Rock journalism has long suffered from the fact that many practitioners attempt to emulate their guitar heroes on the written page; they riff, lick, stretch, echo, noodle, and finally solo at ridiculous lengths. Charles Shaar Murray unfortunately shares this trait, with the result that one wishes to send him to writers' reform school.
"Crosstown Traffic" deals only loosely with Jimi Hendrix; Murray is more interested in the guitarist's predecessors in soul, jazz and the blues than in Hendrix's life or even his work. Murray's approach may have seemed appropriate at one time, a number of serviceable Hendrix biographies having appeared over the years, but the effect is a book without a viable center.
And that's the second problem with "Crosstown Traffic": it's built around Murray's opinions, which he gives us little reason to trust. Why should we care that he hates the movie "Ferris Bueller's Day Off," which has nothing to do with either rock or Jimi Hendrix? (Murray's reference isn't even to the star's lip-synching of "Twist and Shout.")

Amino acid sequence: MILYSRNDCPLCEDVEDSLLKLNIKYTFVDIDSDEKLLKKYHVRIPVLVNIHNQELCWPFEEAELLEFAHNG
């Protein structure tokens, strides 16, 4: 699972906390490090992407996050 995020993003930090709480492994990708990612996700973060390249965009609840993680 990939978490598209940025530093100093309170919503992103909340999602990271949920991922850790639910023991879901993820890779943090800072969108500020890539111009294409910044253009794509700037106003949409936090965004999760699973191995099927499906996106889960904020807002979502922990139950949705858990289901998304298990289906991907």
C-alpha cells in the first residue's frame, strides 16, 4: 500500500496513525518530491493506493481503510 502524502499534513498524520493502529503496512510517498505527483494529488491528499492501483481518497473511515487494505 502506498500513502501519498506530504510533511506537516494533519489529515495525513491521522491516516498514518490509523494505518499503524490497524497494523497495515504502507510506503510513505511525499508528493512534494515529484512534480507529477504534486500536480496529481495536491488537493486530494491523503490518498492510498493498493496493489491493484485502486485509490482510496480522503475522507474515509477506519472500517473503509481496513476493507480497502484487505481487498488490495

The book is littered with such off-the-cuff comments, which read suspiciously like padding. Worst of all, perhaps, Murray's flippant tone undermines the thoughtful points he makes about modern music in the second half of the book. His chapters on the blues, soul and jazz, for instance, are quite interesting--far better than the earlier chapter on sex as a subject in black music, which bears the adolescent subtitle, "So was Jimi Hendrix a sexist pig or what?"